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Choi Hee-seop, Treated as Lucky Charm

Posted July. 12, 2004 22:16,   


“Choi Hee-seop and the rest.”

This sentence describes how actively Korean players have performed in the Major League, which finished the first half on July 12. Choi (Florida Marlins) showed off his talent, as did his height of 196 cm. In contrast, “Big Brother” Park Chan-ho (Texas Rangers) and Kim Byung-hyun (Boston Red Sox), who is rated as “the most competitive player,” had the worst first halves, while Seo Jae-weong (New York Mets) and other players had mediocre first halves.

From “Unprepared Rookie” to the Main Batter—

Choi spent the end of last year and the beginning of this year not by resting but by training alone at Kyongnam Namhae Camp. He started batting practice at dawn, slashing the sea-winds tens of thousands of times. When he left for the U.S. in February, he showed his darkened hands full of calluses. He was satisfied with the training, saying, “I stayed one more month than usual at the Namhae Camp and focused on the weak points in my swing. The results of winter training were so good that they even surprised me.”

When the season started, his efforts paid off. After changing his batting form from a crouching one to a straight standing one, he produced longer hits. During the month of April, his swing was amazing, with a batting average of 0.295, nine home runs, and 18 RBIs. In May, his home runs decreased, but he hit more doubles. He was a “vital player” to the team since he produced whenever the team needed him.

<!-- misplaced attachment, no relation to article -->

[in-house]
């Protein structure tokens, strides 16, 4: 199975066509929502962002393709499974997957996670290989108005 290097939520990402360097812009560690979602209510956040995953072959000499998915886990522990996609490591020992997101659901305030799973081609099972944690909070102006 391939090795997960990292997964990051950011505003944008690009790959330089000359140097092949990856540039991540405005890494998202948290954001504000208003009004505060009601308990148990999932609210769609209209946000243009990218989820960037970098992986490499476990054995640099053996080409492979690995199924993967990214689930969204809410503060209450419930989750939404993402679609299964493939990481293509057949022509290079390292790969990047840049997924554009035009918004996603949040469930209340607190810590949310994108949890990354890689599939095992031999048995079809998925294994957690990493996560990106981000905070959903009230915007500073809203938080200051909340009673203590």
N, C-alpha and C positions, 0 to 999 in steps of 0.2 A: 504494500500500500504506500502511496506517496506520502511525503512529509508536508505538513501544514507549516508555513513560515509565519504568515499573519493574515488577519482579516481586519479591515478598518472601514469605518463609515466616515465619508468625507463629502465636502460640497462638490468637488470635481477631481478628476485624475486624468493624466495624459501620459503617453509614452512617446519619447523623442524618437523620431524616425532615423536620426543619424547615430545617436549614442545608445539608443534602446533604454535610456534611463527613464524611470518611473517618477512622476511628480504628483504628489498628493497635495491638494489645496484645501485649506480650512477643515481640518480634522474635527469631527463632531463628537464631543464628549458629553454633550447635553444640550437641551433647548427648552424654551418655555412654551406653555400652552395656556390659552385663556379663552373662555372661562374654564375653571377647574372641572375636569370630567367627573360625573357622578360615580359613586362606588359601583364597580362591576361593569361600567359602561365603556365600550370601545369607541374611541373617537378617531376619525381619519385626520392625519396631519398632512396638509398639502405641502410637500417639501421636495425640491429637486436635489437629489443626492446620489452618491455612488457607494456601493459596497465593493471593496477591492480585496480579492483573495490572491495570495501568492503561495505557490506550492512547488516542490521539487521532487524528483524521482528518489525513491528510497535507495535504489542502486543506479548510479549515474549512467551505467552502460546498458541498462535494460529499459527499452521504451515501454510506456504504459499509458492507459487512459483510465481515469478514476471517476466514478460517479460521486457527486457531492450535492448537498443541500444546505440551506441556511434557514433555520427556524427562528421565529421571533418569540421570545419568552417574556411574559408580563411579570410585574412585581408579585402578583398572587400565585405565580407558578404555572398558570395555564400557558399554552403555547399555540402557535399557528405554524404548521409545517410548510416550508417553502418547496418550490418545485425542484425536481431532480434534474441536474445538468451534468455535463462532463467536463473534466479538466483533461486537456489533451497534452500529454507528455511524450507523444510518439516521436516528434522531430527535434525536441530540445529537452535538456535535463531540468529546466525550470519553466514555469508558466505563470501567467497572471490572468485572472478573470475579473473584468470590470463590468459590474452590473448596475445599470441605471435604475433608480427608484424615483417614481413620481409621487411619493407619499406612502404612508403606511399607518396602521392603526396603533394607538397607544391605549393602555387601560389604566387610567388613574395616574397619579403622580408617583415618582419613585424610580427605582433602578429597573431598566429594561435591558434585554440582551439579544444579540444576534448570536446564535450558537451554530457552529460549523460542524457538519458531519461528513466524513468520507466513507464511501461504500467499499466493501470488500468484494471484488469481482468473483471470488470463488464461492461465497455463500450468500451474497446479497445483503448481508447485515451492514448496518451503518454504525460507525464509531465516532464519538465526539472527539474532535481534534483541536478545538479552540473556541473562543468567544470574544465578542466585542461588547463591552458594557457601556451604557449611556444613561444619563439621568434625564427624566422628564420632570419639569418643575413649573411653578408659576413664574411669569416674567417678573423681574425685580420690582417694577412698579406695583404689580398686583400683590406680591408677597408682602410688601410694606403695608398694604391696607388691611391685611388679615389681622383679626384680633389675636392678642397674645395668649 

His numbers for the first half of the season are a 0.275 batting average, 14 home runs, and 35 RBIs, which are distinguished numbers for a second-year player. In particular, considering the fact that he was excluded from the starting lineup when the opposing starting pitcher was a lefty, his numbers are superb. Manager Jack McKeon likes Choi, saying that he is like a lucky charm to the team.

Injury, Conflict, Poor Showing—

If one picks “overpaid players in this year’s Major League,” Park Chan-ho, who earns $13 million, and Kim Byung-hyun, who signed a two-year $10 million contract, will be competing for first and second place. Both players, who have been injured and out of the game since May, are in rehabilitation training, but they have lost the trust of teammates and the coaching staff.

Manager Buck Showalter, who put the Texas Rangers at the top of the American League West Division with 49 wins and 37 losses even after sending their superstar Alex Rodriguez to the Yankees and without Park, seems not to want the unreliable Park in his starting rotation.

Kim Sun-woo (Montreal Expos), who has bounced back and forth between starter and reliever, is also still unreliable, and Seo Jae-weong is becoming an “exact 50 percent winning percentage pitcher.” Bong Joong-keu, who was traded to Cincinnati, is still a “rough stone” that needs polishing.

Sang-Soo Kim ssoo@donga.com